'But when all of the axioms have been exhausted and all words of definition have been spent, the propriety of declaratory relief in a particular case will depend upon a circumspect sense of its fitness informed by the teachings and experience concerning the functions and extent of federal judicial power. While the courts should not be reluctant or niggardly in granting this relief in the cases for which it was designed, they must be alert to avoid imposition upon their jurisdiction through obtaining futile or premature interventions, especially in the field of public law.' Public Serv. Comm. v. Wycoff Co., 344 U.S. 237, 243, 73 S. Ct. 236, 240, 97 L. Ed. 291.

 This, of course, furnishes the general outline which we must follow. Very recently the Court of Appeals for this circuit in the case of Nationwide Mut. Ins. Co. v. Fidelity & Casualty Co. of N.Y., 3 Cir., 1961, 286 F.2d 91 said that the federal courts are not authorized to give advisory opinions and should not tell insurance companies their respective rights and duty against each other, for to do so would be giving an advisory opinion. This principle has been followed in this district. See United States Fidelity & Guaranty Co. v. Fidelity & Casualty Co. of N.Y. (C.A. 61-19 D.C.W.D.Pa.1961).

 Whether Glens Falls has any duty to pay in this case depends, of course, on whether Pifers are able to sustain their burden of proof in the Common Pleas Court.

 All of the parties in this lawsuit assert that this Court has jurisdiction to hear the case and should exercise its discretion in determining the alleged controversies. However, this Court was not completely satisfied that it was clear that its discretion should be exercised in the determination of the issues raised by the complaint at this time. Accordingly, we requested the parties to advise the Court of their positions as to jurisdiction of the Court to hear this case.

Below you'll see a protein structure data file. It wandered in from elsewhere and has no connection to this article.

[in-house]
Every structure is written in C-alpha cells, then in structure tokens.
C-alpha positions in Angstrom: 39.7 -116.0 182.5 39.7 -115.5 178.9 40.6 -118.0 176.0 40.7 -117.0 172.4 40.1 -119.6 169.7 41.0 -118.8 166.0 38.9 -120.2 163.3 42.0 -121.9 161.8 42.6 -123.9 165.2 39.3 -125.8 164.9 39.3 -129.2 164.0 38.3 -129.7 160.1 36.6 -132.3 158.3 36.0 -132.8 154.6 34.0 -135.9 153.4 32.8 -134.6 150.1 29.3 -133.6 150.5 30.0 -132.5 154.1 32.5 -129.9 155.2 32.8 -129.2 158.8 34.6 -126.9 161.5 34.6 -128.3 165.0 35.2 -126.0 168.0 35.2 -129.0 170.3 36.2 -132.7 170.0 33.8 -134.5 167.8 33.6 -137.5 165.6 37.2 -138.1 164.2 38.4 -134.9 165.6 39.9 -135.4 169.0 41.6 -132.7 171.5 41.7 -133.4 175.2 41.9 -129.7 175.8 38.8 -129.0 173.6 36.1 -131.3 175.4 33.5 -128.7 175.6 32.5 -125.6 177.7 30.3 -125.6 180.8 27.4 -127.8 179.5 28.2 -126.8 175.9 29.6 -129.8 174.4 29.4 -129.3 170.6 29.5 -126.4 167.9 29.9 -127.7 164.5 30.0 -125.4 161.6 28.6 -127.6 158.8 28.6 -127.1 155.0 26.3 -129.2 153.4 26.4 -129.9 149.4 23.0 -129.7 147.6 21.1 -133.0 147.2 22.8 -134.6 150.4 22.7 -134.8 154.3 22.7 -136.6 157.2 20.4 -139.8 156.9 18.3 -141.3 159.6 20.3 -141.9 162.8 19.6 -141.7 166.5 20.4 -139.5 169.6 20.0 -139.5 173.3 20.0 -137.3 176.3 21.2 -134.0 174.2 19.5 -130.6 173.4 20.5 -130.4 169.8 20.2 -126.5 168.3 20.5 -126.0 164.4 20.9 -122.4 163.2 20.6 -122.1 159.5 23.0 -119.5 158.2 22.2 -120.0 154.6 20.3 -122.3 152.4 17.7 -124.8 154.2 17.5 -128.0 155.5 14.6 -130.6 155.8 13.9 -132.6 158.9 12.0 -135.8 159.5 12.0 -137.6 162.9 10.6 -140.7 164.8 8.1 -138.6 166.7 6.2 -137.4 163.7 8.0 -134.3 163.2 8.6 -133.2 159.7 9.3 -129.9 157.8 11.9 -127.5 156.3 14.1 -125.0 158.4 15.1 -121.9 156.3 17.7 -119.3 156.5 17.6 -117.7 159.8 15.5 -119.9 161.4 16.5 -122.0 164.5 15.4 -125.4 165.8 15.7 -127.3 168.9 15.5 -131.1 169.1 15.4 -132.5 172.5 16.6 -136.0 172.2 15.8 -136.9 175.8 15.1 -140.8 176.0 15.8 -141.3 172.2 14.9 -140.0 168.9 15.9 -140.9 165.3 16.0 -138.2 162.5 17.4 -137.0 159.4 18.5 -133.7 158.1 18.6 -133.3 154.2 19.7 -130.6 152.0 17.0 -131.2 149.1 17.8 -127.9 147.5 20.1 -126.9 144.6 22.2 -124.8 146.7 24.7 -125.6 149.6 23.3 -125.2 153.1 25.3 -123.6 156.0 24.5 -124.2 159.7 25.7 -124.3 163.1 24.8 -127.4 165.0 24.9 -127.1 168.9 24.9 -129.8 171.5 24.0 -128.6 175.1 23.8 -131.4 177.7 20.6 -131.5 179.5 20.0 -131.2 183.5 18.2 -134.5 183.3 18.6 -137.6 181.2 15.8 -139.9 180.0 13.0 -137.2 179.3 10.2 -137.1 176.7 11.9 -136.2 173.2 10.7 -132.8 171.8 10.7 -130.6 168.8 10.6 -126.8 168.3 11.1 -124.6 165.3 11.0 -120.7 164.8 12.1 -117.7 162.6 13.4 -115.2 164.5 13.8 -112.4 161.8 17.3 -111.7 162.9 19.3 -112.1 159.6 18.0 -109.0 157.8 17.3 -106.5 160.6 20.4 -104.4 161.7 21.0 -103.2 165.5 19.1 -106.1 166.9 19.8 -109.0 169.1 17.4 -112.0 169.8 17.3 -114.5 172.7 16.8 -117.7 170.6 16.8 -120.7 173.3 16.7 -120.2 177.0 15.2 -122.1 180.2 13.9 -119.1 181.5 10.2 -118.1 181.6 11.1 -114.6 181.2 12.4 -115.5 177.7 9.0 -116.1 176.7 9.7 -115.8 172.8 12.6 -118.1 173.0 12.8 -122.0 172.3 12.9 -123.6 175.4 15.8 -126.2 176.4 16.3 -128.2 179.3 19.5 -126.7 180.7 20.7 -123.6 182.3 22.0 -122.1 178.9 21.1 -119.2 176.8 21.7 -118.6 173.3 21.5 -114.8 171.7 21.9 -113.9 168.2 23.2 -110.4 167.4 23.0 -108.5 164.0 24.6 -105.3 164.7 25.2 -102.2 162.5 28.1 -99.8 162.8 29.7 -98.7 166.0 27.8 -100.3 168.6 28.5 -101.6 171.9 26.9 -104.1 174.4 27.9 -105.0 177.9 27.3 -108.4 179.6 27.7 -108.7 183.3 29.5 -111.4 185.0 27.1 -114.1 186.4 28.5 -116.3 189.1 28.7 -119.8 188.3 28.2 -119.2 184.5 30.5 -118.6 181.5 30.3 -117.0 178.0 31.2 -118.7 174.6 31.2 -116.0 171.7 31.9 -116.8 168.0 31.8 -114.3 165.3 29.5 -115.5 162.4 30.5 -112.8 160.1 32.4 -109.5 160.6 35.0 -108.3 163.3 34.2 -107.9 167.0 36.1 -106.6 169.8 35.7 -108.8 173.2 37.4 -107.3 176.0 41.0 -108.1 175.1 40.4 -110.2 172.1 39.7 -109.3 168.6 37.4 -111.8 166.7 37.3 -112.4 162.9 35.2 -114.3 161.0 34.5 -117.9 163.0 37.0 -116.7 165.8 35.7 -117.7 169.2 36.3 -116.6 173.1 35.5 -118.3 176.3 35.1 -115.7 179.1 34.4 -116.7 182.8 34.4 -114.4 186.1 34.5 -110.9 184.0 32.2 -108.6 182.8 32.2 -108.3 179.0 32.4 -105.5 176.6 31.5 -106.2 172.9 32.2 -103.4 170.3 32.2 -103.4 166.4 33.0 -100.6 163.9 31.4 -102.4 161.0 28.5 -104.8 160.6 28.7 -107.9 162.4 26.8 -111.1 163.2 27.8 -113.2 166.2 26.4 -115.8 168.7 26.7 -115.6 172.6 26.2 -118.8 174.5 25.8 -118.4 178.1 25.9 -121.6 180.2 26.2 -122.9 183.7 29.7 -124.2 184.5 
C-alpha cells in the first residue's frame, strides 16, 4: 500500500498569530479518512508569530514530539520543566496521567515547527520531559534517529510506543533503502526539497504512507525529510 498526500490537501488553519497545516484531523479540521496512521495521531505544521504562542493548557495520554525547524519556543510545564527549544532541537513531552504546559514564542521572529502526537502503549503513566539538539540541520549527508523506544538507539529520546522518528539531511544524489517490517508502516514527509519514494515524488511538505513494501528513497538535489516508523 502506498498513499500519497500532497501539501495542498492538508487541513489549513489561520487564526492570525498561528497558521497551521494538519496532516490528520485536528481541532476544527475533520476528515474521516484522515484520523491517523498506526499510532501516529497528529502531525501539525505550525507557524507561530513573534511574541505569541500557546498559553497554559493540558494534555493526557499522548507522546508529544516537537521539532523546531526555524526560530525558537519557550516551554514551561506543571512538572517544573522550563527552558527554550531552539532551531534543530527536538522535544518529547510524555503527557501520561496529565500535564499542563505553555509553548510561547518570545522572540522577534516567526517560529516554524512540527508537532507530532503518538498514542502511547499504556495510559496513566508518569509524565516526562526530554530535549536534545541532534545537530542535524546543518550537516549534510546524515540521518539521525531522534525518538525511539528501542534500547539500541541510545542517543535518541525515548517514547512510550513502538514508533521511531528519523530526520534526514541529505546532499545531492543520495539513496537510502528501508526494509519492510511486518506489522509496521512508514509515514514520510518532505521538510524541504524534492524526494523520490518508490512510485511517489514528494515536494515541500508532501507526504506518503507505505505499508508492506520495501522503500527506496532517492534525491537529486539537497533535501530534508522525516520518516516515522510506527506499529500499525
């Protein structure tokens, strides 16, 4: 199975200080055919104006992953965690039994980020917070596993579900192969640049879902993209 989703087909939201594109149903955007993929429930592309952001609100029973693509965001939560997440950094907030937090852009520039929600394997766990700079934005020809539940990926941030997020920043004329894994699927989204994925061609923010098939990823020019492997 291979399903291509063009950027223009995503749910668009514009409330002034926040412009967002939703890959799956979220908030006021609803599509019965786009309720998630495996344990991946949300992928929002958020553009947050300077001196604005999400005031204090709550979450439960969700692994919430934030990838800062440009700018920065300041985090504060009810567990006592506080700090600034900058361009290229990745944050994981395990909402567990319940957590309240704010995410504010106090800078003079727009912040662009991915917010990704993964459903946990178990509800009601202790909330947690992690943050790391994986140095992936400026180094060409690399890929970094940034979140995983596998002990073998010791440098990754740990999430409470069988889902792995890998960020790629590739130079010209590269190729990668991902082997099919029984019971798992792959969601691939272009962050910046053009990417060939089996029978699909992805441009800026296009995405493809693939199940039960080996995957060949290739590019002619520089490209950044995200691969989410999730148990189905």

A case strikingly similar to this one is Knapp v. Hankins, D.C.E.D.Ill.1952, 106 F.Supp. 43. In that case there was an automobile accident which resulted in injuries, and a suit was brought against the tavern owner who had served liquor to the driver of the car. The Court took jurisdiction to determine the question of whether the policy issued to the tavern owner afforded him coverage in that situation, because it felt that the insurance company was in a precarious situation in that if it did not employ counsel to defend the policy and if the policy would be declared valid, the company would breach the terms of the policy and be liable. On the other hand, if it had knowledge of the circumstances and did employ counsel, and did defend the suit without first obtaining a non-waiver agreement, it would waive the breach and be compelled to pay the judgment. However, the important distinction between the instant case and the Knapp case is that here the insurance company, Glens Falls, did obtain a non-waiver agreement.

 Glens Falls is not in a precarious situation. If Schindel is not found liable for the accident to the Pifers, that is the end of the litigation. Only if he is found liable does the question arise as to the extent of their coverage. We frankly do not think that we should entertain jurisdiction at this point to determine the extent of their policies, as it will ...